The Introduction consists of a brief overview of the book and its structure, its driving questions and the critical contexts, and identifies foundational aspects of an Irish poetics of space. The Introduction describes the book’s organization—largely chronological—to show how Ireland’s spatial poetics developed over 500 years in response to specific historical circumstances. Three major issues are introduced, which are tracked across the book to illustrate ongoing thematic continuities and developments: (1) affective and transformative engagement with textual geographies; (2) national and postcolonial place-writing strategies; and (3) canonization and theorization of a spatial literary corpus. In addition, each chapter develops discrete aspects of writing place in conjunction with a critical literature on space (pilgrimage, actual and virtual, through otherworldly landscapes and seascapes; exile and dislocation; verbal mapping or cartography; movement as knowledge-generating, i.e. ‘practicing place’; alterity, place-writing and conquest).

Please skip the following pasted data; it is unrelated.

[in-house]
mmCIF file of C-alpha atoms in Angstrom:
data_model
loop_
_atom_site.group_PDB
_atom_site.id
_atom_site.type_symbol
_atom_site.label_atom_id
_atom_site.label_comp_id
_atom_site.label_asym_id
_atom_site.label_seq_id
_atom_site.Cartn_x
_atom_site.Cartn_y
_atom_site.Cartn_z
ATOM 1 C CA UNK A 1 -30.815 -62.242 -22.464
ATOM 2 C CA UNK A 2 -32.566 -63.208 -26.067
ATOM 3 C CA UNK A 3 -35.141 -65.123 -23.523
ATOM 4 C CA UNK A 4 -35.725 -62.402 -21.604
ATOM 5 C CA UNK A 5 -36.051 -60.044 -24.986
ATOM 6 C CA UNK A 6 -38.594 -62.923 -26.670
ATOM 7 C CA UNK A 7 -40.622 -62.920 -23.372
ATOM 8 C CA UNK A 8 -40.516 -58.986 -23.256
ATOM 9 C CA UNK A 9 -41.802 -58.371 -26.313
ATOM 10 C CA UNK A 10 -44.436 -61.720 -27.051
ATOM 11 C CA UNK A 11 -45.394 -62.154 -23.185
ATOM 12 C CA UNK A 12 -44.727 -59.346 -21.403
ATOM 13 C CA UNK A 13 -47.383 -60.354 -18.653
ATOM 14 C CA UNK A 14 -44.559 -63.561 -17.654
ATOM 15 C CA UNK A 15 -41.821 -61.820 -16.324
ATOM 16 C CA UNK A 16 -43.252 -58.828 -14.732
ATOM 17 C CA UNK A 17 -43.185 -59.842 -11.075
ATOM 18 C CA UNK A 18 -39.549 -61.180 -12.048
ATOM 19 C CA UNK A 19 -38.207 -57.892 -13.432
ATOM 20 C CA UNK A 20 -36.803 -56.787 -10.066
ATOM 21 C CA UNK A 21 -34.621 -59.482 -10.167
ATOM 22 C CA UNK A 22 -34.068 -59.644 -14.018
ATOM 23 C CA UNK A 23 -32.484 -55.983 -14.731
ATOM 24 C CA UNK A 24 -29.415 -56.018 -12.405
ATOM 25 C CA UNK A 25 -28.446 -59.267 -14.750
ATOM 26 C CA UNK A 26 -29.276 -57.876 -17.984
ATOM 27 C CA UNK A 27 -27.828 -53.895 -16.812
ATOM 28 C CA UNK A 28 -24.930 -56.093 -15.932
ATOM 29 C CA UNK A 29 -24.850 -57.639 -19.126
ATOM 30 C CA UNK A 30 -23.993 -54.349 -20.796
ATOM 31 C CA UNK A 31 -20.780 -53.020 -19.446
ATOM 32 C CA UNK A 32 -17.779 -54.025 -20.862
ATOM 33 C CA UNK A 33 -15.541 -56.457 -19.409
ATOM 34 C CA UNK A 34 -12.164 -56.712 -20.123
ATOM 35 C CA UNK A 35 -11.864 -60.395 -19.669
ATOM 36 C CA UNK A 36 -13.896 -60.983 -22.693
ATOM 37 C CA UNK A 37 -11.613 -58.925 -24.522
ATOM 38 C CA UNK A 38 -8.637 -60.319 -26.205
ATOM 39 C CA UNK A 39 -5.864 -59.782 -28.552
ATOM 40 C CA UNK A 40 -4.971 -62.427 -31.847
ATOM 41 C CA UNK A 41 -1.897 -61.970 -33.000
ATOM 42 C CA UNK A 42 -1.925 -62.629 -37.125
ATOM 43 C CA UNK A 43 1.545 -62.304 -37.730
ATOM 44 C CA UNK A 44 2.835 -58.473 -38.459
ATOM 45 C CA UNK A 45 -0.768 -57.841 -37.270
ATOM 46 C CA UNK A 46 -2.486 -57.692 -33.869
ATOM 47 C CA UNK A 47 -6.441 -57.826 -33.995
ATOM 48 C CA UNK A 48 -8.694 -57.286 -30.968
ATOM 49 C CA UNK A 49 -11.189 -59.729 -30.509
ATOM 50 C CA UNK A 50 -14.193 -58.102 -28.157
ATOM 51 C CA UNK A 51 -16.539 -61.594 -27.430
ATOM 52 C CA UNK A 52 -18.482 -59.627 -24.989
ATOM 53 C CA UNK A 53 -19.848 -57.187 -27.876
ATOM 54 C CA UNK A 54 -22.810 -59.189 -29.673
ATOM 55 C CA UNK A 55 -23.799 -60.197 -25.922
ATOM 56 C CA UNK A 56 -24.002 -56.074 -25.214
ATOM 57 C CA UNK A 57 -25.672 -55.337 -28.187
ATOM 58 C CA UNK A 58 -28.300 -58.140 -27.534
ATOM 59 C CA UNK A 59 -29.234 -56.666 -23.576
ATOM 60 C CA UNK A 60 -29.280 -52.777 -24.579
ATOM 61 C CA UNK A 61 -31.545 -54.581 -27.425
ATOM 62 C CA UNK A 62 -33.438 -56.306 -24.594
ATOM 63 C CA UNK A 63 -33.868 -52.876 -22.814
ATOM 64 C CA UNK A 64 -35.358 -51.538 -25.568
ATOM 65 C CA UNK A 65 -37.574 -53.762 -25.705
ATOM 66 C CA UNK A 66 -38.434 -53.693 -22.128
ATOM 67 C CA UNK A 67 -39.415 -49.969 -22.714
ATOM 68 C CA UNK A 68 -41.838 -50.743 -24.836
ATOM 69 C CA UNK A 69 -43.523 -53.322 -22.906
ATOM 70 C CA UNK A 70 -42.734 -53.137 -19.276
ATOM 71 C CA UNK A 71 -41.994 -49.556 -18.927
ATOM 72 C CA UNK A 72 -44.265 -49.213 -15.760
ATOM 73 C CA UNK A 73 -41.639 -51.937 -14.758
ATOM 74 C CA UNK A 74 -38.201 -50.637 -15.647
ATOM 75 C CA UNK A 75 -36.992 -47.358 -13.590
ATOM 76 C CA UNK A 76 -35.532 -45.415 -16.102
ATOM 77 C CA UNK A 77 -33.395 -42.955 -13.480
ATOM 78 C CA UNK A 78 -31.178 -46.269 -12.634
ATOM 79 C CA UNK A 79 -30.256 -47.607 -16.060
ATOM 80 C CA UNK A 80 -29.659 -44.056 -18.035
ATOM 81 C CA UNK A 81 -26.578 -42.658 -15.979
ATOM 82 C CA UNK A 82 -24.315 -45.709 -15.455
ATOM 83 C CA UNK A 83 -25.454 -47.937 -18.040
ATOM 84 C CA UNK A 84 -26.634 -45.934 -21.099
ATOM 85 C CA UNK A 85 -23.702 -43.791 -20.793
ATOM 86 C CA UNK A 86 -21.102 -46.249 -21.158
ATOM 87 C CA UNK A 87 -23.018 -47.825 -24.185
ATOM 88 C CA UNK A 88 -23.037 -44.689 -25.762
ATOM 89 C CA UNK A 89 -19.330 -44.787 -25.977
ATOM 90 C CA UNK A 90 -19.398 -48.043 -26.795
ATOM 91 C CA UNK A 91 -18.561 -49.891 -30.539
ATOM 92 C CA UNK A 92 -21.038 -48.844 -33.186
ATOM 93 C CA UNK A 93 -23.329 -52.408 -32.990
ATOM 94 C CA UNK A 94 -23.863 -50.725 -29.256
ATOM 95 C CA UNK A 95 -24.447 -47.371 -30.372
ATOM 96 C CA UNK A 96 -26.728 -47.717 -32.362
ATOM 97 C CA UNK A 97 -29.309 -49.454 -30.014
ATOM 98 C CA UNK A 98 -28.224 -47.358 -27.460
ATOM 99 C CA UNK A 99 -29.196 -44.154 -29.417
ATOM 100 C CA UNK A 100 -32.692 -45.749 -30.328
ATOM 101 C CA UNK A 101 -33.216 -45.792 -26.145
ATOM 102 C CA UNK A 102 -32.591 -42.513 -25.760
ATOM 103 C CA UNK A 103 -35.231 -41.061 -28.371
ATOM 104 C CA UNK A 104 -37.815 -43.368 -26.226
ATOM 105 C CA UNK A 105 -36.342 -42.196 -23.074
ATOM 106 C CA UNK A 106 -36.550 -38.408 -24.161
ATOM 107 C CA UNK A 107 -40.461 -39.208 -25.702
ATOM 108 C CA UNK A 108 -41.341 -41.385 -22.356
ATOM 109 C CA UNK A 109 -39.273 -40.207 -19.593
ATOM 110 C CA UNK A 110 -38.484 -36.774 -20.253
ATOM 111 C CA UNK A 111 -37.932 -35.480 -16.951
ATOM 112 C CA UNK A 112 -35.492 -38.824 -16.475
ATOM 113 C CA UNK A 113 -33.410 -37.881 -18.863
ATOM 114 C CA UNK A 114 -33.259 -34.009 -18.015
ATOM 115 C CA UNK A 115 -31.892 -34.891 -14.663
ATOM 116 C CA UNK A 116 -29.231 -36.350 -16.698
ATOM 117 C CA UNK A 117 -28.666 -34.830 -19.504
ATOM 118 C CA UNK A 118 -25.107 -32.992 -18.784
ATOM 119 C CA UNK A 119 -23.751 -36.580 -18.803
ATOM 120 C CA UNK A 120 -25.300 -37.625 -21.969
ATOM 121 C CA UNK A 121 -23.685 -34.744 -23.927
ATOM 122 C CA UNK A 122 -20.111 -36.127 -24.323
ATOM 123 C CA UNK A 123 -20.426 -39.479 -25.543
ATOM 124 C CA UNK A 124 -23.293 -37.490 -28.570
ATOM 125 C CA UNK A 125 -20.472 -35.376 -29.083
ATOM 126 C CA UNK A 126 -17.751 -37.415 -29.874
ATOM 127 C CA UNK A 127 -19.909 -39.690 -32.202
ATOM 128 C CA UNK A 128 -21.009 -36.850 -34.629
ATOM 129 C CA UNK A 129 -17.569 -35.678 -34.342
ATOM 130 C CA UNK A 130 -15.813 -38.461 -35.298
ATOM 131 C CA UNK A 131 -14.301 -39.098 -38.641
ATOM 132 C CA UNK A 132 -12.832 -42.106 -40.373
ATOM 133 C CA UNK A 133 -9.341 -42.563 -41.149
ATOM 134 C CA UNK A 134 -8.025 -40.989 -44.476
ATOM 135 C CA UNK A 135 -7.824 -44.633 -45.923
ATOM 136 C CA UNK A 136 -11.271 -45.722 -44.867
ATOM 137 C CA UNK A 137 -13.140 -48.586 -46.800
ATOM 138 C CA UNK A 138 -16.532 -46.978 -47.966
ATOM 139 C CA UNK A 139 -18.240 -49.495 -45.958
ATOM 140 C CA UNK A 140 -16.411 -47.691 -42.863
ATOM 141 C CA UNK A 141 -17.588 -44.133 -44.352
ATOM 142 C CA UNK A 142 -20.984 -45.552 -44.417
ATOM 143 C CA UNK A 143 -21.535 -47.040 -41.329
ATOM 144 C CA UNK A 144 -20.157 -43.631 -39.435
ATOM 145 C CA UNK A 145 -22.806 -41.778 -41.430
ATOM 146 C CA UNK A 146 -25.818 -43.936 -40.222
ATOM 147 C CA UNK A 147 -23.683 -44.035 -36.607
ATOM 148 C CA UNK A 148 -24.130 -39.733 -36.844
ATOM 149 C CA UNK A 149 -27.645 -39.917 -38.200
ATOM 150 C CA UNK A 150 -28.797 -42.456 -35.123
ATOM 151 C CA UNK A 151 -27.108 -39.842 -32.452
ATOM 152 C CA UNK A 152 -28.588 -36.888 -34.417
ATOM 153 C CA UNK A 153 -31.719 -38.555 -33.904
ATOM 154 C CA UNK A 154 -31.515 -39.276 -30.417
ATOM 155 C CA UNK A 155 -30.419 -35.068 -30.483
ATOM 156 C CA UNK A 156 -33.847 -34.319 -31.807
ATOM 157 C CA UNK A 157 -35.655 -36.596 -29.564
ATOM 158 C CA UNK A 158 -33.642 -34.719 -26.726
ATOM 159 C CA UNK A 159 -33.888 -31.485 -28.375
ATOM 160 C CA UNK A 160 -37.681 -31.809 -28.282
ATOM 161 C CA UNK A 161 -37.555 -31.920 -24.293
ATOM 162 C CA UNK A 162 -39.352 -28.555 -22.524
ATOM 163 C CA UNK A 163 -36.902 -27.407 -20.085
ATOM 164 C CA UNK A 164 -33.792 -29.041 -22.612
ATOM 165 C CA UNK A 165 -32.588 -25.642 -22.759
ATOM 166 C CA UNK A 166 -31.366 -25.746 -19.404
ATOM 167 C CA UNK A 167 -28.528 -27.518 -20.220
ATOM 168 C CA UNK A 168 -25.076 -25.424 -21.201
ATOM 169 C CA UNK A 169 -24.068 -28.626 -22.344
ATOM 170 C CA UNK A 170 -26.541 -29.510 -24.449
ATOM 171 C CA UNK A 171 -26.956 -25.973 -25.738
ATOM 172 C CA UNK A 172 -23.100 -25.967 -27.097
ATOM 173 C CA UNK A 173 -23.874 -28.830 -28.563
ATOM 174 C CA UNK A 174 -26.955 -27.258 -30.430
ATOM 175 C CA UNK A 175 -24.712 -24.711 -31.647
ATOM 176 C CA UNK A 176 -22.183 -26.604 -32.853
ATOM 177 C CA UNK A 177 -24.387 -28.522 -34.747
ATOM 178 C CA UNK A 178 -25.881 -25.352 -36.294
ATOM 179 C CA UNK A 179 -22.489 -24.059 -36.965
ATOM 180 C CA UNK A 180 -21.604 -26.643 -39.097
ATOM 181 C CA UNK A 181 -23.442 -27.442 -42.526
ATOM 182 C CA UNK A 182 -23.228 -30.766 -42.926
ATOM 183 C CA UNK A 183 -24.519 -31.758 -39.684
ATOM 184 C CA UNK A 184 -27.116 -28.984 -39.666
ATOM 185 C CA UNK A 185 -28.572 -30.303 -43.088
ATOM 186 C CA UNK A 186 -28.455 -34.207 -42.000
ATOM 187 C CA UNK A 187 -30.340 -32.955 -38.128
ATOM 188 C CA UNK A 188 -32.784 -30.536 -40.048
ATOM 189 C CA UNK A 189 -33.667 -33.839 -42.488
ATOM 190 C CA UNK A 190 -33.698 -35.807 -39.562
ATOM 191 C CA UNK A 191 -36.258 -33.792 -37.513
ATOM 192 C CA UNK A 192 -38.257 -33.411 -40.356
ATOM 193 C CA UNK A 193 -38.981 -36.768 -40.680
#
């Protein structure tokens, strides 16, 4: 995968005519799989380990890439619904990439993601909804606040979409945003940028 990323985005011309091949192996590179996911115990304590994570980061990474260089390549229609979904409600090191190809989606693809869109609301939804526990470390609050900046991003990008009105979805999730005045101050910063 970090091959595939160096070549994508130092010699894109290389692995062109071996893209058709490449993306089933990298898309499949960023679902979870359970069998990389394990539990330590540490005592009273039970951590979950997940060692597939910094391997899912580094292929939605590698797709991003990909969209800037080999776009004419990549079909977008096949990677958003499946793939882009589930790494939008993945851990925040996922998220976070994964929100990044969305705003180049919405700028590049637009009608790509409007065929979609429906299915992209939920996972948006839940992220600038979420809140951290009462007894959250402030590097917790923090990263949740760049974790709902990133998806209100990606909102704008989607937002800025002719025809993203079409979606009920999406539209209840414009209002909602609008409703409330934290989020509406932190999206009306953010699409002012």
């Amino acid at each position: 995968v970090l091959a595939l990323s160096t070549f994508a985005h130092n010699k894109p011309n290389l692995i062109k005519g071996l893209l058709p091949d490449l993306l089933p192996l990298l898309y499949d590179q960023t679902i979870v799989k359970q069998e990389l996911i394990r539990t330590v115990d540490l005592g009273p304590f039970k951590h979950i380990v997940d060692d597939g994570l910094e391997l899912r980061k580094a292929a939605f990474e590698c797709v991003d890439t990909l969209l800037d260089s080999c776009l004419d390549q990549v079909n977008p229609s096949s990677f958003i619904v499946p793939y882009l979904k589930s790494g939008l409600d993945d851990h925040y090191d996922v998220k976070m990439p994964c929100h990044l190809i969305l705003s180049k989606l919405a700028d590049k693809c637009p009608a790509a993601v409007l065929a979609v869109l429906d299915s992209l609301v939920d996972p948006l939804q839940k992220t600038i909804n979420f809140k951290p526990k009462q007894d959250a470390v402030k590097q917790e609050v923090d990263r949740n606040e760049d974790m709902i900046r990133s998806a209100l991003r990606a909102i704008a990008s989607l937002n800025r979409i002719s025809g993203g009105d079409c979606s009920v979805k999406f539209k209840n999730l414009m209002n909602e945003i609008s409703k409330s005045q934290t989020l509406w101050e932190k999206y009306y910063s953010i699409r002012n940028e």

This chapter pinpoints 27 December 1601 as the date of the first performance
of Twelfth Night – and demonstrates that Shakespeare wrote his play for two
audiences, one at Elizabeth’s Court, the other at the Inns of Court.